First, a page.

Crushing inflation, low housing inventory and rising mortgage costs are expected to slow the red hot housing market in Maine and across the U.S., a national economist warned.
The Federal Reserve raised interest rates half a percentage point on Wednesday to tamp down inflation. It was the biggest hike in two decades and one that will ripple down quickly to mortgage, auto and other types of consumer loans.
Mortgage interest rates for a 30-year fixed note have been less than 3 percent for most of the past two years, but they have been rising since February to top 5 percent now. The Federal Reserve’s hike will push them up more, taking home ownership even further out of reach for many Mainers and causing others to wait until prices fall.
“Mortgages now compared to just a few months ago are costing more money for home buyers,” Lawrence Yun, chief economist for the National Association of Realtors, said. “For a median-priced home, the price difference is $300 to $400 more per month, which is a hefty toll for a working family.”
Buying a home now is about 55 percent more expensive than one year ago. Wages have been rising, but rising mortgage rates and inflation will wipe away their benefit, he said. The war in Ukraine and escalating fuel prices also will make housing more unaffordable, he said.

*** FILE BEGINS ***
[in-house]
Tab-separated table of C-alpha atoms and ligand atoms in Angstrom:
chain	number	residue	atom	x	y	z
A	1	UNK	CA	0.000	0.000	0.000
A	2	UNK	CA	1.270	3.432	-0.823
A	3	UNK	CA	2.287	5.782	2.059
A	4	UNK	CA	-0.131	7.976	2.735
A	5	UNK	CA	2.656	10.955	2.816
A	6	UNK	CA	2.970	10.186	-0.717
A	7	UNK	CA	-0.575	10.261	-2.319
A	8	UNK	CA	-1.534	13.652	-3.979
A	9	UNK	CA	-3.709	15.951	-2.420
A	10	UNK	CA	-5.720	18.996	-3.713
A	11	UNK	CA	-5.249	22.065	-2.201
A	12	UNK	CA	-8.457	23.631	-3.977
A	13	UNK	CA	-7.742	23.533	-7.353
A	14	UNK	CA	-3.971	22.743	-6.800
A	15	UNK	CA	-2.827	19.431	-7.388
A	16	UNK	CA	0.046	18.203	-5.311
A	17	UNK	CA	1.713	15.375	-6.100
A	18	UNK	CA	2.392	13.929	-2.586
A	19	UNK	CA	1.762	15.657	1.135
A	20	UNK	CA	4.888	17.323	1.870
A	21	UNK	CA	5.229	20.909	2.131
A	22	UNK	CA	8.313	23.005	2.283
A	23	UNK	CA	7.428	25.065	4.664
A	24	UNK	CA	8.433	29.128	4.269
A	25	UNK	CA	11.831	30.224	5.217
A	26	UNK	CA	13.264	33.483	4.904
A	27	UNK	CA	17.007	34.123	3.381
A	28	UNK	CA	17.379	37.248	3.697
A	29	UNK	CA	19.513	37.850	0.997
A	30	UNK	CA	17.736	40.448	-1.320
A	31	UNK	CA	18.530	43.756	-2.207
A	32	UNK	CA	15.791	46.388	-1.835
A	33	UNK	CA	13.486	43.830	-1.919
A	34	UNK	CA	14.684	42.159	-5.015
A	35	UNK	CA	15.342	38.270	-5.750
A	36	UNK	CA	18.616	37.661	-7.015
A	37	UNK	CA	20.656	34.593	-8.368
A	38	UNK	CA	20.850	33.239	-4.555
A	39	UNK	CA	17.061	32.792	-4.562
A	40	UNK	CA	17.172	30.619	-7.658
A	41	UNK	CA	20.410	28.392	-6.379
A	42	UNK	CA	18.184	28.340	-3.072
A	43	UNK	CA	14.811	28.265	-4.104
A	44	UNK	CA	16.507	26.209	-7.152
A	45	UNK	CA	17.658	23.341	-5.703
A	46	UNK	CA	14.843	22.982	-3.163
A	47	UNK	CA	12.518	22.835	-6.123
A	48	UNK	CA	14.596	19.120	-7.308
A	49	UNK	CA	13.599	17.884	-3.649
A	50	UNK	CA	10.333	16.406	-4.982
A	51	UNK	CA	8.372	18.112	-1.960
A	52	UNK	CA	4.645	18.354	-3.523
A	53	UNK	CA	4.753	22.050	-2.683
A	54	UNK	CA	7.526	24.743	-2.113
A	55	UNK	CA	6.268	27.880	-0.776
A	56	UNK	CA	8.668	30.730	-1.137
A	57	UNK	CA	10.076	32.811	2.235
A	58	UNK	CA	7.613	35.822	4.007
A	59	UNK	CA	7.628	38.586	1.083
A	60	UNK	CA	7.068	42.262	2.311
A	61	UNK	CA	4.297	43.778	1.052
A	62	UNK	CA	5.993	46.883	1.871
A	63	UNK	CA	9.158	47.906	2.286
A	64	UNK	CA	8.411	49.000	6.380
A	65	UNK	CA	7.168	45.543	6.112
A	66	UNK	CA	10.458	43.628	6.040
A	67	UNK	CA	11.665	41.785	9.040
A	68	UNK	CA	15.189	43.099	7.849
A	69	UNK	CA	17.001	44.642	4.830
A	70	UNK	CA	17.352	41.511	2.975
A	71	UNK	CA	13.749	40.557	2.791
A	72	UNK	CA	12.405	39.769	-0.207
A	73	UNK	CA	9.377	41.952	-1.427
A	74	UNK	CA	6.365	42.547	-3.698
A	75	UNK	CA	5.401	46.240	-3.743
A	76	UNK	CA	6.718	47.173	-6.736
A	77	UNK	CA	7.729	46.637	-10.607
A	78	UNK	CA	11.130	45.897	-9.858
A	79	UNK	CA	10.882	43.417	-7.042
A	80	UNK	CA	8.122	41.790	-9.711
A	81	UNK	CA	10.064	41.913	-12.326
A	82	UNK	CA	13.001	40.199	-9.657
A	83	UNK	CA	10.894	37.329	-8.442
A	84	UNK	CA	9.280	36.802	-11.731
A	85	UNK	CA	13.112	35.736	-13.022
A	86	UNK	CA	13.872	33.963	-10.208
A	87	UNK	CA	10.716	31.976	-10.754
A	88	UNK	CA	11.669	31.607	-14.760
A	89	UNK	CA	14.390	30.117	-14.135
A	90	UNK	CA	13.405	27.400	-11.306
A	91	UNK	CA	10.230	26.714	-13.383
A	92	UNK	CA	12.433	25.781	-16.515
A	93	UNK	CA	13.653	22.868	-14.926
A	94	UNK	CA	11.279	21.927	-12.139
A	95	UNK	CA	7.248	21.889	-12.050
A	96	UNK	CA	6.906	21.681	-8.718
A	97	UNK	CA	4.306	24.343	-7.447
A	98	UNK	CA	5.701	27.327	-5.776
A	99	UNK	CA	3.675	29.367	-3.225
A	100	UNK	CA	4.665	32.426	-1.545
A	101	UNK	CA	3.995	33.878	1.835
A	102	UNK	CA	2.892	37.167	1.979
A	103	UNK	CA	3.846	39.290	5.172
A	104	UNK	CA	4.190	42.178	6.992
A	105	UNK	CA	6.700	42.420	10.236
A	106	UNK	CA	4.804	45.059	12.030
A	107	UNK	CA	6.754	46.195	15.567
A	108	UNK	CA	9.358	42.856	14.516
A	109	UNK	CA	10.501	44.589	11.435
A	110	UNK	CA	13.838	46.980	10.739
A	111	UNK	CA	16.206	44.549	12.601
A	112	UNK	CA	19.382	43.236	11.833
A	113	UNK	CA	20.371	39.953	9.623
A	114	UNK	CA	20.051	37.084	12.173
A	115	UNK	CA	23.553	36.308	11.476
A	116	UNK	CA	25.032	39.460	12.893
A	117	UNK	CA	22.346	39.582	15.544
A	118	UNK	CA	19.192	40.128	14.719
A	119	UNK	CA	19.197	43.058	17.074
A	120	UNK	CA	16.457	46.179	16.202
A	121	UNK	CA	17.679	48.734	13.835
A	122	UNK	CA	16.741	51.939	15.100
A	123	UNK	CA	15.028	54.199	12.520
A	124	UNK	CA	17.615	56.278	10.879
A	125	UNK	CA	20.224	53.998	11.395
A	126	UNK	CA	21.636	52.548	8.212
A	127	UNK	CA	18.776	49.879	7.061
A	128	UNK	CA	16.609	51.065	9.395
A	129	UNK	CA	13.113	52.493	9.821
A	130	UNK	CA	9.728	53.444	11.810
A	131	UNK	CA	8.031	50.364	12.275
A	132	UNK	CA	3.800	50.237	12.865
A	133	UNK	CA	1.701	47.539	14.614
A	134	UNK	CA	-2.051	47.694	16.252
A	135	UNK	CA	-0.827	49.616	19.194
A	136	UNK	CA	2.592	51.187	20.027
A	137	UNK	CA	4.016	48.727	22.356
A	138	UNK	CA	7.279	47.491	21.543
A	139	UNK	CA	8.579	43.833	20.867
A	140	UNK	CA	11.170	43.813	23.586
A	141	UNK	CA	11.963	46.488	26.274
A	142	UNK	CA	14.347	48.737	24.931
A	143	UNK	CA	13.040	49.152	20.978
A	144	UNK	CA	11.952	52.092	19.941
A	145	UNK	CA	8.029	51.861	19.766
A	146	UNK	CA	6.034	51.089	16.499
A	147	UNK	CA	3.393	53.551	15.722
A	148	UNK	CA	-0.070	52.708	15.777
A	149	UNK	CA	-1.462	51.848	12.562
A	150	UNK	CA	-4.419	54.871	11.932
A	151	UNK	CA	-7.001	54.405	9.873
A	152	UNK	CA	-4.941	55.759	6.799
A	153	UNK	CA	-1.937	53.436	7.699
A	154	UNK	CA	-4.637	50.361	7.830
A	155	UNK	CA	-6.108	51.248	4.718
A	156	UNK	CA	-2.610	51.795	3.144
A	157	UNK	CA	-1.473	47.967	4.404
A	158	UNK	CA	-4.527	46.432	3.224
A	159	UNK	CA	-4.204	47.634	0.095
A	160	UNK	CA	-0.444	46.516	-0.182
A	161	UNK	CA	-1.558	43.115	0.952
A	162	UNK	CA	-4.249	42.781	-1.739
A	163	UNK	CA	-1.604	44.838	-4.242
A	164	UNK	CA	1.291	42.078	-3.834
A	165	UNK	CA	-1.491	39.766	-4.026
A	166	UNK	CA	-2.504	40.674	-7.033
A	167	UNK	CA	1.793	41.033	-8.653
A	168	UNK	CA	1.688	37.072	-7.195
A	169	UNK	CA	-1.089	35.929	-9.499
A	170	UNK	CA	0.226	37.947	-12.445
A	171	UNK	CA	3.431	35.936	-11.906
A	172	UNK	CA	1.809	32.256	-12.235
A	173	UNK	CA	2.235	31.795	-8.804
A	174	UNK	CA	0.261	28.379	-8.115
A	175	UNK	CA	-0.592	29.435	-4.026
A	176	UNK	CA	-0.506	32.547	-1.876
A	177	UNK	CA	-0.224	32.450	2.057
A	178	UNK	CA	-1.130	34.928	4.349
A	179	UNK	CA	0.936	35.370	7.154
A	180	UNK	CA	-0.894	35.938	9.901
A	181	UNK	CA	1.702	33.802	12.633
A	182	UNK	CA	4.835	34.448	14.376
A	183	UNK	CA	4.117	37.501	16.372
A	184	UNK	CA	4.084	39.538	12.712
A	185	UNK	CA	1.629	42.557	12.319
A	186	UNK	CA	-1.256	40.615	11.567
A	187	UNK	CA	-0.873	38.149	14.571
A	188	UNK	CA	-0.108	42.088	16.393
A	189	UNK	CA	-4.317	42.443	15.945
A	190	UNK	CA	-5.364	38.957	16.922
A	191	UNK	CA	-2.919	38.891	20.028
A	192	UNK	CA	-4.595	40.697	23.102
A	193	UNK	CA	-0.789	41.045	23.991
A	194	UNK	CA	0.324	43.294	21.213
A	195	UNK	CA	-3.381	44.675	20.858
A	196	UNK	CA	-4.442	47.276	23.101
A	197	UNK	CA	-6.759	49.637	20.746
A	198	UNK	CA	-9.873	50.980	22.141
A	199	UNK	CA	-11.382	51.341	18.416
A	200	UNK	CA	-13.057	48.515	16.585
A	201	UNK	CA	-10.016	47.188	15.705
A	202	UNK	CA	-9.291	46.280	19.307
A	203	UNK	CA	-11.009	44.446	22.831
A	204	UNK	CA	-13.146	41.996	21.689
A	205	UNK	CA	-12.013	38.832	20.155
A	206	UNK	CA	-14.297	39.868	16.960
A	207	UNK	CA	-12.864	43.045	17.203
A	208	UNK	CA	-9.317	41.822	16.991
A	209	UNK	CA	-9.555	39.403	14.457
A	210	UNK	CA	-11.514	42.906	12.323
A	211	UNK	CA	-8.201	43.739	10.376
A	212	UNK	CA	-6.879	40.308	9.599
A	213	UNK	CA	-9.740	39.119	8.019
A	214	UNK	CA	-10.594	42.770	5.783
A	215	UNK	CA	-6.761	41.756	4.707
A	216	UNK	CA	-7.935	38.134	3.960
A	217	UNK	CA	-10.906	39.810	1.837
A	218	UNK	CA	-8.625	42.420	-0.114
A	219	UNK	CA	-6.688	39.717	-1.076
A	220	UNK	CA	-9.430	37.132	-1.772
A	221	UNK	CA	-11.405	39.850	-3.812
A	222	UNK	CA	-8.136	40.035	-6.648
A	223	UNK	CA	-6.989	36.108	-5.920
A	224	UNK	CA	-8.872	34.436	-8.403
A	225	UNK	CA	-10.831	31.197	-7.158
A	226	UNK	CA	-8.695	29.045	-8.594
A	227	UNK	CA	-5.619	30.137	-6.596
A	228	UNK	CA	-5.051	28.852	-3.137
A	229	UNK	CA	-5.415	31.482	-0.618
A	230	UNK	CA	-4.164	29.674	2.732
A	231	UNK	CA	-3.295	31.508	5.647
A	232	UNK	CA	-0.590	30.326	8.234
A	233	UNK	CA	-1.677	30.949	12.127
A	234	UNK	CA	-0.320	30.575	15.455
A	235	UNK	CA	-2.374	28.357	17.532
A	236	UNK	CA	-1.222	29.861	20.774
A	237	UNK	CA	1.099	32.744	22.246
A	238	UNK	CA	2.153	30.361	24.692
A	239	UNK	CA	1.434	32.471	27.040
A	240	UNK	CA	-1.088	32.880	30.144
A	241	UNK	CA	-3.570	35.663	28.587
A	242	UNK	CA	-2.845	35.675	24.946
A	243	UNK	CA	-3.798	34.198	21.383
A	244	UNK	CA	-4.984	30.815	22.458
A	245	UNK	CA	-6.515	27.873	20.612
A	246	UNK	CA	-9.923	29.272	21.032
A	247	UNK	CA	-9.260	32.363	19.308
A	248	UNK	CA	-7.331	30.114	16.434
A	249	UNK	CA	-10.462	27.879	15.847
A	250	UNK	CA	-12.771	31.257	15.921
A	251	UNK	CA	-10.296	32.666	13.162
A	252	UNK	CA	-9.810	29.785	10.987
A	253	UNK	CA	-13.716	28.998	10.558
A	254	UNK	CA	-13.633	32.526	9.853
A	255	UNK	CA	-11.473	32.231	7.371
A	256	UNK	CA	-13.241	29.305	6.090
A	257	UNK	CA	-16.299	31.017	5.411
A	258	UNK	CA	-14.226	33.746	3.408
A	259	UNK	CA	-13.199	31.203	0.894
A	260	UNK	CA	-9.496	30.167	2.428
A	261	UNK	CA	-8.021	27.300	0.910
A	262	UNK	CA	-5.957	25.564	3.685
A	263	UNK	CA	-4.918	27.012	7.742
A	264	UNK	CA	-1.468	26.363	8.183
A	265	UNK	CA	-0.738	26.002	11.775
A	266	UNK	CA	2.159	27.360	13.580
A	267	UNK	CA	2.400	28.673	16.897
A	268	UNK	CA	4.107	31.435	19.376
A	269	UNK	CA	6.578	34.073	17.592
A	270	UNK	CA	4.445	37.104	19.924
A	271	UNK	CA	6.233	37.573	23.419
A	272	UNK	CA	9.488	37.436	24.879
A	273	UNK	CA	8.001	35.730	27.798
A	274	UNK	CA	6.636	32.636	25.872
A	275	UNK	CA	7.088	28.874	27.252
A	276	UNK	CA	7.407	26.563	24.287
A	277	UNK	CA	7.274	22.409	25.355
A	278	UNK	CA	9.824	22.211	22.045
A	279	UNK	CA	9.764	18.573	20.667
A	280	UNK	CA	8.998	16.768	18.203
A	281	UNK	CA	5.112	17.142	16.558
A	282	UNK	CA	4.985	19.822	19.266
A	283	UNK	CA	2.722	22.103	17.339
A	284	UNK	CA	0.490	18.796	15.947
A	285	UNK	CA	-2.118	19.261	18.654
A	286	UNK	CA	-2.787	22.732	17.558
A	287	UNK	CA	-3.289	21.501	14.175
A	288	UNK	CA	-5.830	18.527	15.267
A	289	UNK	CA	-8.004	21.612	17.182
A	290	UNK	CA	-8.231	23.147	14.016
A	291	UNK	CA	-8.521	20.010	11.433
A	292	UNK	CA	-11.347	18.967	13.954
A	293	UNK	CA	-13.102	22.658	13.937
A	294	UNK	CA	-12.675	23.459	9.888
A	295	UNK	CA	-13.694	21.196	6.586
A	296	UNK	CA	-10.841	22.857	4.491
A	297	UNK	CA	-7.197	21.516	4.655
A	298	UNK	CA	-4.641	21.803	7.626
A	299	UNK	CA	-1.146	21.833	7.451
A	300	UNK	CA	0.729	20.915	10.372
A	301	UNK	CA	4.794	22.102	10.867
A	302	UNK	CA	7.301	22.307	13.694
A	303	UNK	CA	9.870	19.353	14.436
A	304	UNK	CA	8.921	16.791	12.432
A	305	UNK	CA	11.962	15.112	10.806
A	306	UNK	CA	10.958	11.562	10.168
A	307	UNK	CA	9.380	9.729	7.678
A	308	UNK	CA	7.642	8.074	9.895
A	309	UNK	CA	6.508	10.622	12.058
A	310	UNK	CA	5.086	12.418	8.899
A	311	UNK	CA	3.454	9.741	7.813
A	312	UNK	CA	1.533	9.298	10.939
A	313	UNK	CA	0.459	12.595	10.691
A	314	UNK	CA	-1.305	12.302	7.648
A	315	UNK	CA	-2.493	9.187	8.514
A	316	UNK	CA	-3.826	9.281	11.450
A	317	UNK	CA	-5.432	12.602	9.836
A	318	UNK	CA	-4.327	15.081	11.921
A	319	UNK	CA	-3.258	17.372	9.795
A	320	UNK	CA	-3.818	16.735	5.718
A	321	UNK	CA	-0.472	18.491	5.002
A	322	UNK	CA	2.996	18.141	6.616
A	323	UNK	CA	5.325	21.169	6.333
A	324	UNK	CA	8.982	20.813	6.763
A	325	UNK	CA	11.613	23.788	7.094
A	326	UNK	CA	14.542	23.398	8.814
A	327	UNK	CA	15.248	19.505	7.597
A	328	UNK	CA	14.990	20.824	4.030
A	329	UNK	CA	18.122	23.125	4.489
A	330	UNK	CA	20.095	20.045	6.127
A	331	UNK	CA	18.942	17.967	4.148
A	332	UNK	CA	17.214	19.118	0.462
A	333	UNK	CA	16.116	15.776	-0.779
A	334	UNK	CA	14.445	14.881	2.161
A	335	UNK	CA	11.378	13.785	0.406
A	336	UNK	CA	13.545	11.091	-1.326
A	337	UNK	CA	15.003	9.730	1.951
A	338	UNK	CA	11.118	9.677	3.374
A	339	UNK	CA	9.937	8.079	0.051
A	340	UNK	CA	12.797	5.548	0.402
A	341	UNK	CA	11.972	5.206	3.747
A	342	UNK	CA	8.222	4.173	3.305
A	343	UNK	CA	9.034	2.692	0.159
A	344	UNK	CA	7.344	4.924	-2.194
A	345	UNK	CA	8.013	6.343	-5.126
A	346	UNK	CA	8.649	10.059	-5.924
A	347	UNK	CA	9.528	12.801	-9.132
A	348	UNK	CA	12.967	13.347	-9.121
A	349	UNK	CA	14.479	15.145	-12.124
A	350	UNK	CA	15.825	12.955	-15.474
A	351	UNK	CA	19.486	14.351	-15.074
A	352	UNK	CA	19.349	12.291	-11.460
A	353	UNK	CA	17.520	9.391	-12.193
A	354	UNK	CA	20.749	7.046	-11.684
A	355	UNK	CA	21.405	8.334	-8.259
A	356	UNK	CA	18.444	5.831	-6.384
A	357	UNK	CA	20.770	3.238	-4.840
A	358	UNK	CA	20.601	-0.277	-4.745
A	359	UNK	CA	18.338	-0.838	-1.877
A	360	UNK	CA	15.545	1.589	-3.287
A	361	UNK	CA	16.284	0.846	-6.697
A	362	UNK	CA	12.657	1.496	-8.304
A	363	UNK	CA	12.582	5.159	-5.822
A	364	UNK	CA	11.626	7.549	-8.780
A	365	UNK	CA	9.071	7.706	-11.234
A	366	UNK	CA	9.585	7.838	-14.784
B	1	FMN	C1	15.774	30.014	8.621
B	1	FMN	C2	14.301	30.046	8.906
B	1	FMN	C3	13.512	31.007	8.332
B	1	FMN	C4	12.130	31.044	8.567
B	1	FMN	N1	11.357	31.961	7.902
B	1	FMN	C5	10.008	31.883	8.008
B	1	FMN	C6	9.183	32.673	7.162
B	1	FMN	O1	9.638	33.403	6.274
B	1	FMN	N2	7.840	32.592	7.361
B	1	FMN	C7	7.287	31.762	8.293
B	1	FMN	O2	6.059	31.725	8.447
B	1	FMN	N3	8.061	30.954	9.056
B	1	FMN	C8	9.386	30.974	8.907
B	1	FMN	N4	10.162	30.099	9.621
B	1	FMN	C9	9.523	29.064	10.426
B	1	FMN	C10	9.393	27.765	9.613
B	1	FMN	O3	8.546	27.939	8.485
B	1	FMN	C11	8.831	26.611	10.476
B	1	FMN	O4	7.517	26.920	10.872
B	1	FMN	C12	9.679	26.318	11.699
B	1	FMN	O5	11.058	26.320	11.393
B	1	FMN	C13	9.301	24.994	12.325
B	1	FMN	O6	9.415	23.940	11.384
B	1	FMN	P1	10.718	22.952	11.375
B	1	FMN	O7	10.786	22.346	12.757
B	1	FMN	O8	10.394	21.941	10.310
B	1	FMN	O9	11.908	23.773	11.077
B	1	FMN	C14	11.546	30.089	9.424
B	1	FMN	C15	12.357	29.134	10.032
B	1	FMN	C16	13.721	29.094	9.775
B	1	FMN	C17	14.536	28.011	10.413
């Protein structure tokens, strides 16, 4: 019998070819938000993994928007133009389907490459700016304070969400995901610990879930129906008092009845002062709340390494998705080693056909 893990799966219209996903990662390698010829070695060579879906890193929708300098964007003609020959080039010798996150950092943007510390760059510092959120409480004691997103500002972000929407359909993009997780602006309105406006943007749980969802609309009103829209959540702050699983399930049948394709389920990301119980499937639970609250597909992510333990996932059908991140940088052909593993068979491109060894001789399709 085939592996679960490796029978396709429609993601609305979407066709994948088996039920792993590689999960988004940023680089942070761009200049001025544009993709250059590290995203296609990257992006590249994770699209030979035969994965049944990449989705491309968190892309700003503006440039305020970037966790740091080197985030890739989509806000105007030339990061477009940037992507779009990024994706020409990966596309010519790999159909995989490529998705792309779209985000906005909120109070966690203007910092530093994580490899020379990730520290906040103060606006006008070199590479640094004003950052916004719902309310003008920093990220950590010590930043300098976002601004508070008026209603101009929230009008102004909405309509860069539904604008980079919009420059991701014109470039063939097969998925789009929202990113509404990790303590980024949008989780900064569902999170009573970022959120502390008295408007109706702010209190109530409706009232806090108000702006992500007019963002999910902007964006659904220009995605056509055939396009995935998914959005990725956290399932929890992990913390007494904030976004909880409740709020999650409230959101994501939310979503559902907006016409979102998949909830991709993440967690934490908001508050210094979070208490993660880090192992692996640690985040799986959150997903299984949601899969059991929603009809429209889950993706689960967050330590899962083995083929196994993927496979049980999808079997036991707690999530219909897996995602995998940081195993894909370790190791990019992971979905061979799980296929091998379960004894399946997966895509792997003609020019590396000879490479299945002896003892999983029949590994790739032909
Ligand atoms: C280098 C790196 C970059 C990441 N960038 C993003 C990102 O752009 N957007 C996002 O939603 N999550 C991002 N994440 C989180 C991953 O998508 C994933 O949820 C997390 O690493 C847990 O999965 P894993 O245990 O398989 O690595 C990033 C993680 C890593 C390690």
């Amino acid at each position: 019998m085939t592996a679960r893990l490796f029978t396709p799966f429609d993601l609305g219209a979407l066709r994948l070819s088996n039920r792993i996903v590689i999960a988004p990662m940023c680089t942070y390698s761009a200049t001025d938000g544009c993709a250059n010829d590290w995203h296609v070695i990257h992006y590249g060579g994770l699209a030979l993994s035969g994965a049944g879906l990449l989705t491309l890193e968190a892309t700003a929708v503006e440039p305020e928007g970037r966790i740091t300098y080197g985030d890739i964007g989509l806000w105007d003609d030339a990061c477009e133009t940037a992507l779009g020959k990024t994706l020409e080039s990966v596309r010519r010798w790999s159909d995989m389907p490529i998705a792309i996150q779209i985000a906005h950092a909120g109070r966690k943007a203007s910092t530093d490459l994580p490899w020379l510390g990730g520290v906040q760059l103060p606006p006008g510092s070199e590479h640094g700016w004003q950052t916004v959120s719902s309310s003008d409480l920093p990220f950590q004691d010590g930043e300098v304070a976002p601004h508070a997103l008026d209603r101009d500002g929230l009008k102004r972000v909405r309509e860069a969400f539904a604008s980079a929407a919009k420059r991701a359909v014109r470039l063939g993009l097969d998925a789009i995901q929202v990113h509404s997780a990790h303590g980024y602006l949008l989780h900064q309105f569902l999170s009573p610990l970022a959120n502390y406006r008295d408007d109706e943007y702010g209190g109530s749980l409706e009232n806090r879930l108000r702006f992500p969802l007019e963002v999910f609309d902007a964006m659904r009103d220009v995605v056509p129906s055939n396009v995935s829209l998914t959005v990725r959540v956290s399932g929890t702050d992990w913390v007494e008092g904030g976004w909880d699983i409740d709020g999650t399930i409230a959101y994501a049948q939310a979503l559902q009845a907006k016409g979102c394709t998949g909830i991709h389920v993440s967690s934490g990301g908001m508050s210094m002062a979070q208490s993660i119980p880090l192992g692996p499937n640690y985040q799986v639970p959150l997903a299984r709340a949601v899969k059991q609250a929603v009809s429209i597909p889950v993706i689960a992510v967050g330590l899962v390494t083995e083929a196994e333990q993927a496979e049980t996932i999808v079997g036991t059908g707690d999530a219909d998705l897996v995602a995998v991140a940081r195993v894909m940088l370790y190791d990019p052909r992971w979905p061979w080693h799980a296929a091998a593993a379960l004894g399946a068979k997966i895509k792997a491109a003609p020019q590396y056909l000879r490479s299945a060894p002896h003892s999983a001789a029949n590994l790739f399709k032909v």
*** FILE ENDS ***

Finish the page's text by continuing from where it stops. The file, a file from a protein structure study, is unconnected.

Yun predicted that the higher mortgage rates will slow the U.S. housing market. Other signs that could happen are the five-month decline in pending home sales nationally and a drop in sales for newly constructed single-family homes.
There are signs in Maine that sales already are declining because of low inventory. Single-family home sales were down more than 21 percent in March compared to the previous year, according to the Maine Association of Realtors. Sales declined by double digits in almost all Maine counties. At the same time, the median sales price rose 21 percent to $325,000.
“We continue to experience unprecedented market conditions for Maine real estate,” Madeleine Hill, president of the Maine Association of Realtors, said. “We anticipate the current inventory demand to remain at historic levels through 2022.”